- The Washington Times - Tuesday, April 27, 2010

ANALYSIS/OPINION:

It’s hard to imagine there are people in Washington who think the capital city suffers from a shortage of monuments. It’s even harder to imagine there are people who still don’t realize this country faces a serious shortage of money.

These are the people who have set in motion the process of constructing a massive, $100 million memorial to President Dwight D. Eisenhower just a few blocks from the Capitol. The last time we checked, Ike already had one of the country’s most impressive monuments - the Dwight D. Eisenhower National System of Interstate and Defense Highways. This 46,876-mile-long marvel of concrete and steel represents the late president’s greatest achievement. There isn’t a whole lot more to celebrate about his eight years in office.

Eisenhower, for example, saddled the country with the creation of the Department of Health, Education and Welfare, which now - after being split into two massive Cabinet agencies - bloats the federal budget to the tune of nearly a trillion dollars a year. He also was responsible for appointing liberals to the Supreme Court, including Earl Warren and William J. Brennan, who gave the judicial stamp of approval for an unprecedented expansion of government power for half a century.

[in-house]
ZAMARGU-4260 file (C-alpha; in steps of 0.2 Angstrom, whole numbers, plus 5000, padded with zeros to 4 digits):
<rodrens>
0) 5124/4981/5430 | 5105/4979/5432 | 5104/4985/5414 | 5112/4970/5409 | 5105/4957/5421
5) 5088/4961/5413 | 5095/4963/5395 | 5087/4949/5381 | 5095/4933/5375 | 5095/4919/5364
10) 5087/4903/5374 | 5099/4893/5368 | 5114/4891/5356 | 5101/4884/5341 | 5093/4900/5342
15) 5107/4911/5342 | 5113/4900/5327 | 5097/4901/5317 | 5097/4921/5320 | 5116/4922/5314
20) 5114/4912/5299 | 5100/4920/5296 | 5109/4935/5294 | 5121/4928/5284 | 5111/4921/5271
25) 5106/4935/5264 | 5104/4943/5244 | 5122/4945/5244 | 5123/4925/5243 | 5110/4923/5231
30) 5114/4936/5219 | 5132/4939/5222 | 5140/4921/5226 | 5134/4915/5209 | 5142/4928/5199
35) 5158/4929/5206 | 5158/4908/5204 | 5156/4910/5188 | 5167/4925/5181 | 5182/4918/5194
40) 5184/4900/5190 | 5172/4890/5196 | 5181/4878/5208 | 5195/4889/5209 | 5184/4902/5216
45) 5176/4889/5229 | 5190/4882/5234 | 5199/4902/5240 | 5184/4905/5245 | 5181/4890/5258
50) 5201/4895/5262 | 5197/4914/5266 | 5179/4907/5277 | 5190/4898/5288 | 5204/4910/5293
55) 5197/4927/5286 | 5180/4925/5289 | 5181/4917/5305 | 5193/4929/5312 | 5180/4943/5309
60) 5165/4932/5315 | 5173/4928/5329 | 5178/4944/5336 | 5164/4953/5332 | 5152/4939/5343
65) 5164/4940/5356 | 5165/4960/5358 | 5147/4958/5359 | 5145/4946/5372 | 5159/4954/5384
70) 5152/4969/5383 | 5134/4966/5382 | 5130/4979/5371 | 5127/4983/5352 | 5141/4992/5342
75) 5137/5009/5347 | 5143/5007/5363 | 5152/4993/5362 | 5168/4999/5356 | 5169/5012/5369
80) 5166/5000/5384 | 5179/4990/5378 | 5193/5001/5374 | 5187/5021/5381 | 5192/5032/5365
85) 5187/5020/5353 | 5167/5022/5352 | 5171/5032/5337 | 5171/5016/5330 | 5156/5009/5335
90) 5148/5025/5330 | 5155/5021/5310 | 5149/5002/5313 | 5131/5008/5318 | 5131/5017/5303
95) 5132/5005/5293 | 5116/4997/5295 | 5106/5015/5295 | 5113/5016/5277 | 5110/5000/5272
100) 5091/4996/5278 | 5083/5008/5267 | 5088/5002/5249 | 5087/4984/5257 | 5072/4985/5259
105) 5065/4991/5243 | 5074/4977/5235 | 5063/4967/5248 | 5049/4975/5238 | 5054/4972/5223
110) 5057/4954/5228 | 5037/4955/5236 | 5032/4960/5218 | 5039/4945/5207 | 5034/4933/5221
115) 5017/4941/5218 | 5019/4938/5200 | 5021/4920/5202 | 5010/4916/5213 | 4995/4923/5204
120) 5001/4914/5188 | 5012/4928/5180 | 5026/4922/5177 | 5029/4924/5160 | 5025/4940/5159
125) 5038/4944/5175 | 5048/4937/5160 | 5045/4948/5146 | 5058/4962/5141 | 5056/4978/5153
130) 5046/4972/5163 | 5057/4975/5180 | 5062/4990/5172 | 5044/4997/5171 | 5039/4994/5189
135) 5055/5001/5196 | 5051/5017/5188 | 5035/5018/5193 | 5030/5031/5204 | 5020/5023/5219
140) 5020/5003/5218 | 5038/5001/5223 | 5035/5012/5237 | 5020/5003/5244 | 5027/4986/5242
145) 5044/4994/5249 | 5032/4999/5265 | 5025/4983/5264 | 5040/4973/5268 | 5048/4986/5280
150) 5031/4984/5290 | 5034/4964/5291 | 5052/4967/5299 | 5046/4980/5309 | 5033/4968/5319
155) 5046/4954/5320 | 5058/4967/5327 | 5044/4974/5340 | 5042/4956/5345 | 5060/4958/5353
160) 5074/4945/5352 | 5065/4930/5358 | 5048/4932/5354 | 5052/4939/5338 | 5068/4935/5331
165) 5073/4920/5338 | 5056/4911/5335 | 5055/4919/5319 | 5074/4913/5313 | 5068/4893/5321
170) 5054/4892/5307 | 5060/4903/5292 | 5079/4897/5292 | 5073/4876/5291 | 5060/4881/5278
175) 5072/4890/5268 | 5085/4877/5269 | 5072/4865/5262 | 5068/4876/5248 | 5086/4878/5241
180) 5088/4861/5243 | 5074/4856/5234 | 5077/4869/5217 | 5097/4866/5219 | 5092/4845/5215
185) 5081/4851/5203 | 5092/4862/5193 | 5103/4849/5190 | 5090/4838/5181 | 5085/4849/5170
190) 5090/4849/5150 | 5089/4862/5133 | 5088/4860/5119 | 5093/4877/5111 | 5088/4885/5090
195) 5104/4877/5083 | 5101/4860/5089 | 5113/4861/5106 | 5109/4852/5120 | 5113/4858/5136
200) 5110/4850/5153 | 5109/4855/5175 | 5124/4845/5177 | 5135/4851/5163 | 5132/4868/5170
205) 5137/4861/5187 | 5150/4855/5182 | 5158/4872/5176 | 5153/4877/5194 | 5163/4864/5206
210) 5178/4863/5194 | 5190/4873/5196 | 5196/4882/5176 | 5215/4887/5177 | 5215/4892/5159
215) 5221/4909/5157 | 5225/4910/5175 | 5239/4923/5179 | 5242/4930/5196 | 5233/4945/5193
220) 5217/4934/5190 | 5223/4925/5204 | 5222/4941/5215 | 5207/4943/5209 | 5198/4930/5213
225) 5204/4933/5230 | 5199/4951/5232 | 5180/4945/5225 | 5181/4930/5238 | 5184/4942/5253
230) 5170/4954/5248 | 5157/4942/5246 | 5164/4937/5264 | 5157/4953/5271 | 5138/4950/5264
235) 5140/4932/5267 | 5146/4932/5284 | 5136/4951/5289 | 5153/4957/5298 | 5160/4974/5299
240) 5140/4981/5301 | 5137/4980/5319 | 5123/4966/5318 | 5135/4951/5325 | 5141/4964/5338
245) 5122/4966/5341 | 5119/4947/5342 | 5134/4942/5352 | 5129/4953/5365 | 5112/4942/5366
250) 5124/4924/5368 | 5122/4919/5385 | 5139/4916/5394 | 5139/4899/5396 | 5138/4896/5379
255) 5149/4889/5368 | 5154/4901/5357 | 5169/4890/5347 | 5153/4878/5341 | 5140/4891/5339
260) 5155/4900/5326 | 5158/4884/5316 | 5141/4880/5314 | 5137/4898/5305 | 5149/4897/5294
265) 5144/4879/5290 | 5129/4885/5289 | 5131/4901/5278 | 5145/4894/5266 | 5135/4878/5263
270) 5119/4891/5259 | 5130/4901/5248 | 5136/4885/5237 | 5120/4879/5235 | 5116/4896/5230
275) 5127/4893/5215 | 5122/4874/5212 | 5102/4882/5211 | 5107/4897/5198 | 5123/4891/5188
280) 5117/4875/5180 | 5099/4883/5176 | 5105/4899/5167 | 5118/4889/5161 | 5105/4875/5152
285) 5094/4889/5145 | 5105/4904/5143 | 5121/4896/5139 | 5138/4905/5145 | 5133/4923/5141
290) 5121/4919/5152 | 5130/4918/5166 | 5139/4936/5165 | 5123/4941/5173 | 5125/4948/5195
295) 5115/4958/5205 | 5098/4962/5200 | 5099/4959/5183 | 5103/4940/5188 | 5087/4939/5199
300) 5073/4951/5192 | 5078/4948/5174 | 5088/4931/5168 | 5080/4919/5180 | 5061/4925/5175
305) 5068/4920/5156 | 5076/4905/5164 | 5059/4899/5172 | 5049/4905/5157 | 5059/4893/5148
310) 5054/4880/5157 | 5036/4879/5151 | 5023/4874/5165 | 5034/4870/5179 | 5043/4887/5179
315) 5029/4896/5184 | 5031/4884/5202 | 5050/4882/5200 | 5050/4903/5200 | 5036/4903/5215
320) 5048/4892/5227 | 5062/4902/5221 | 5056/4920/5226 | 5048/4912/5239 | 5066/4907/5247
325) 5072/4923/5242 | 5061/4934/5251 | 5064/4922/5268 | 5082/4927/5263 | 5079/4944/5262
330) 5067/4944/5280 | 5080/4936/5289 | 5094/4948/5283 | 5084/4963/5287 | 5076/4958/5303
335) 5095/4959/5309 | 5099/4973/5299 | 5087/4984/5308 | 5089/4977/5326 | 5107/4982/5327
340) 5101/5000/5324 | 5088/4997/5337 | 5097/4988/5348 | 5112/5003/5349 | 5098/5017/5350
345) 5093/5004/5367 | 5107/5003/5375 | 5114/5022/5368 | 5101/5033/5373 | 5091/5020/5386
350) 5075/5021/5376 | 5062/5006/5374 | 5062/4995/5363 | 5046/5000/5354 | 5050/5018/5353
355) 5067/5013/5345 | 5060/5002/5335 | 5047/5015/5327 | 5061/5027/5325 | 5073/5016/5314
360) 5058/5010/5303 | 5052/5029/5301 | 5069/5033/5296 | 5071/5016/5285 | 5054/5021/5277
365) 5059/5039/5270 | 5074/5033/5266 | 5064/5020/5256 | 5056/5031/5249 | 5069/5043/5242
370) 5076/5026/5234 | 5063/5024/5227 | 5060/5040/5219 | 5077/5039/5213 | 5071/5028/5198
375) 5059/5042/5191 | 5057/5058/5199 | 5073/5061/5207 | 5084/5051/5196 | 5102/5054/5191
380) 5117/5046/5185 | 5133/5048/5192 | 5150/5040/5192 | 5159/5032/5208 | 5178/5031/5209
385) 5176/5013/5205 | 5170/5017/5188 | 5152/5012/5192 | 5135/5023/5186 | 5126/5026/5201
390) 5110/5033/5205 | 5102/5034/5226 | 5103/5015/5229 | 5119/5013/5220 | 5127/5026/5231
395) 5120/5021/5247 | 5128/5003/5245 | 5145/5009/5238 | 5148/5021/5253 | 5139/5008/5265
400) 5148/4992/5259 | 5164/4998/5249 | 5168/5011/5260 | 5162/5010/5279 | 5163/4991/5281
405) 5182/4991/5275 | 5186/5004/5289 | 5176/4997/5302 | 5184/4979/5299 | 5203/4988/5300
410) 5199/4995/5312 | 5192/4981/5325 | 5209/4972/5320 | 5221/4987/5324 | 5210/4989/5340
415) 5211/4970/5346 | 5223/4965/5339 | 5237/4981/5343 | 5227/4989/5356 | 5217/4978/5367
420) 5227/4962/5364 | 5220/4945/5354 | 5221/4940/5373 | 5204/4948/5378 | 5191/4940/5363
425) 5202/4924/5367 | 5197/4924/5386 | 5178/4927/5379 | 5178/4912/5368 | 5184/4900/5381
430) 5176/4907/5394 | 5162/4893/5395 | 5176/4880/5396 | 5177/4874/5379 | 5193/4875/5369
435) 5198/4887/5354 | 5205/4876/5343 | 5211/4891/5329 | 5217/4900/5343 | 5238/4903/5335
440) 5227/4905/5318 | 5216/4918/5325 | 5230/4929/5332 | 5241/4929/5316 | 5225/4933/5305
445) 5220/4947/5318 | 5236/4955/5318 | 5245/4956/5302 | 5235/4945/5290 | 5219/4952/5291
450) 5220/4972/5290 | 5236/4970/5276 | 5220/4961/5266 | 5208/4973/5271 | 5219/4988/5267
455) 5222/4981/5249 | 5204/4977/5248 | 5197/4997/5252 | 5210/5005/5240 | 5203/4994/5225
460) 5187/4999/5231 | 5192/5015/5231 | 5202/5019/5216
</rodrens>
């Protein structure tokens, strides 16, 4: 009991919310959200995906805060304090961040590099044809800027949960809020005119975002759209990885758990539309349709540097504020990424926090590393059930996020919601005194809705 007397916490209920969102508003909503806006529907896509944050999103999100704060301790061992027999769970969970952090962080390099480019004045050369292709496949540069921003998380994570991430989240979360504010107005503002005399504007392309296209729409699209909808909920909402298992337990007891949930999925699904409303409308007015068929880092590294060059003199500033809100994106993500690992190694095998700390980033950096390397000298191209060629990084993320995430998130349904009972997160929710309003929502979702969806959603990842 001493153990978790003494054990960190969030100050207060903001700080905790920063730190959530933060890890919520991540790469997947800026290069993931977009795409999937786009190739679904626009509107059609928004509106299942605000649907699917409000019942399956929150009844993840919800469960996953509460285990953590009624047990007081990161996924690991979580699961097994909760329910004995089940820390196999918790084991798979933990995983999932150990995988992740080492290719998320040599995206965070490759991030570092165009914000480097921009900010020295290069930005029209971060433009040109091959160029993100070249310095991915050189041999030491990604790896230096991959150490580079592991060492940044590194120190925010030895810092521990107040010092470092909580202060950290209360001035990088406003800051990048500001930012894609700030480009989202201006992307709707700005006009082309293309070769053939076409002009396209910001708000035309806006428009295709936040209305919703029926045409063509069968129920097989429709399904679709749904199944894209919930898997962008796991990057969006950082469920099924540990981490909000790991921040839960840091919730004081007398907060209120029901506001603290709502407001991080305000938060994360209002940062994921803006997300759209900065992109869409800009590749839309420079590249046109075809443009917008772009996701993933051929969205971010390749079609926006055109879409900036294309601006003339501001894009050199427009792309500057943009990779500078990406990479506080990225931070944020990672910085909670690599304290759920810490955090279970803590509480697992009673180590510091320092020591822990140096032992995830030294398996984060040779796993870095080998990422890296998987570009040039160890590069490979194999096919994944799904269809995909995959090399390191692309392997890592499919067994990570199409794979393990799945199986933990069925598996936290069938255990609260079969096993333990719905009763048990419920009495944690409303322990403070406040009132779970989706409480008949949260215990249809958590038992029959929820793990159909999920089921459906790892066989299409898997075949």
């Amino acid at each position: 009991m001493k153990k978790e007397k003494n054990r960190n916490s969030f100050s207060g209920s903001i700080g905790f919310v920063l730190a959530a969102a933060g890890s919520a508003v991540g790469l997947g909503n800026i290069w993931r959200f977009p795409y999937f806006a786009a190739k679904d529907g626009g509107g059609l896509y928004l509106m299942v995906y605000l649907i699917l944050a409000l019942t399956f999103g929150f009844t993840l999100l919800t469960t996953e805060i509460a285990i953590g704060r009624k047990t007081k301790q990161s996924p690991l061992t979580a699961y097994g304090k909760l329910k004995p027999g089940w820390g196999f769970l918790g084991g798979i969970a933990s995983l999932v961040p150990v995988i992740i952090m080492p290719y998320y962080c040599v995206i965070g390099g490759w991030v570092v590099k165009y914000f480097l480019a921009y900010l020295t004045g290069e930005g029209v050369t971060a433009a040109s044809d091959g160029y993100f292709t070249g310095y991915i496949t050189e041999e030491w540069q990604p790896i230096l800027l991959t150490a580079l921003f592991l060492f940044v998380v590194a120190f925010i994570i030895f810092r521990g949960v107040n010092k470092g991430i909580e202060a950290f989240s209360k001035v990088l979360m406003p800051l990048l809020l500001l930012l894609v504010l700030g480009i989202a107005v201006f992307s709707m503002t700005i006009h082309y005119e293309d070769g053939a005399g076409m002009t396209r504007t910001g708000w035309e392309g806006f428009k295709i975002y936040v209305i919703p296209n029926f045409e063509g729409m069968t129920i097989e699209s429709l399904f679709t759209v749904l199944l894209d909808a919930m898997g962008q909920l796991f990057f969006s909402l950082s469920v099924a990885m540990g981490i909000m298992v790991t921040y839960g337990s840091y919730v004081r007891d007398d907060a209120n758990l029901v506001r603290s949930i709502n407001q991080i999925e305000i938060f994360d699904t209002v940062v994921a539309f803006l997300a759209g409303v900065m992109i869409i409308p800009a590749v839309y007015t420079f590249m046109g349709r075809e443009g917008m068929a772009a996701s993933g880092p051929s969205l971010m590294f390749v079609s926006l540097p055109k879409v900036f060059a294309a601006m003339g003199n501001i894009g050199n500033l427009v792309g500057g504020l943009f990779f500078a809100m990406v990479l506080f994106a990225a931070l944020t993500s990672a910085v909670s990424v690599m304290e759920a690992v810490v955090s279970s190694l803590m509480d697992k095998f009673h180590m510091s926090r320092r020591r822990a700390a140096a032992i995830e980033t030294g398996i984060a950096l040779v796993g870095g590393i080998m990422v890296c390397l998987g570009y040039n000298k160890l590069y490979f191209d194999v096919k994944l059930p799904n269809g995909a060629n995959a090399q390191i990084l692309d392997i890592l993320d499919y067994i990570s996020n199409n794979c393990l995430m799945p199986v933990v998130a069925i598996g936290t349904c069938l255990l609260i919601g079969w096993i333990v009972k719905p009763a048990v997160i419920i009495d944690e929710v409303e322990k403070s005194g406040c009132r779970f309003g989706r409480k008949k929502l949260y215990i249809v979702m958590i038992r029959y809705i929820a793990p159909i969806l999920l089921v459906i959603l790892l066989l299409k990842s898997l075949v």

City planners need to find a lot more open space in the nation’s capital if the nation must use granite to remember every chief executive who presided over an expansion of the welfare state. Like the unfortunate memorial to Franklin D. Roosevelt, the Eisenhower monument will be as oversized as it will be unattractive. The Stalinist design approved last month will hardly inspire the future generations that will be left paying the bill.

Over the past decade, Congress has appropriated $29.3 million toward the Eisenhower monument’s planning and construction. The memorial commission refused to answer simple questions regarding the amount of private donations raised to date and expected in the future. That means, unless there’s a sudden interest in donating big money by those who still like Ike, taxpayers will pick up the majority of the project’s total cost.

Eisenhower was neither America’s greatest general nor America’s greatest president. Canceling this unnecessary memorial would do nothing to tarnish his legacy and would be a painless way to save taxpayers at least $100 million.


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